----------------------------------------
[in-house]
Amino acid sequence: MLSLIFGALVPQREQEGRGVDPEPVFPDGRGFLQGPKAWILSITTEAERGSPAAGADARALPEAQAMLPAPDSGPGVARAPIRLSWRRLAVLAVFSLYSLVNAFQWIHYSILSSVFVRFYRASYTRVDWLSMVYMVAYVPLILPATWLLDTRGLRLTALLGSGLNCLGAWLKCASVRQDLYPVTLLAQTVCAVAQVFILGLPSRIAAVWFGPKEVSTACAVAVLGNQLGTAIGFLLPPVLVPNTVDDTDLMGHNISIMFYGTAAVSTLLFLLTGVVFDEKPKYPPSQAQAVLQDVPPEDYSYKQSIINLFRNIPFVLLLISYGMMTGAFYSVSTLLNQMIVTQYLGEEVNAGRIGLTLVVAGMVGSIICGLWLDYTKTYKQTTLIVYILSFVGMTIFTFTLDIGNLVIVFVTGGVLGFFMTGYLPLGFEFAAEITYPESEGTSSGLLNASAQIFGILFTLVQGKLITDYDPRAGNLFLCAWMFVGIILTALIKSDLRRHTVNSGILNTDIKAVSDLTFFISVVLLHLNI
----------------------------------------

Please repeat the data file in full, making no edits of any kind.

[in-house]
Amino acid sequence: MLSLIFGALVPQREQEGRGVDPEPVFPDGRGFLQGPKAWILSITTEAERGSPAAGADARALPEAQAMLPAPDSGPGVARAPIRLSWRRLAVLAVFSLYSLVNAFQWIHYSILSSVFVRFYRASYTRVDWLSMVYMVAYVPLILPATWLLDTRGLRLTALLGSGLNCLGAWLKCASVRQDLYPVTLLAQTVCAVAQVFILGLPSRIAAVWFGPKEVSTACAVAVLGNQLGTAIGFLLPPVLVPNTVDDTDLMGHNISIMFYGTAAVSTLLFLLTGVVFDEKPKYPPSQAQAVLQDVPPEDYSYKQSIINLFRNIPFVLLLISYGMMTGAFYSVSTLLNQMIVTQYLGEEVNAGRIGLTLVVAGMVGSIICGLWLDYTKTYKQTTLIVYILSFVGMTIFTFTLDIGNLVIVFVTGGVLGFFMTGYLPLGFEFAAEITYPESEGTSSGLLNASAQIFGILFTLVQGKLITDYDPRAGNLFLCAWMFVGIILTALIKSDLRRHTVNSGILNTDIKAVSDLTFFISVVLLHLNI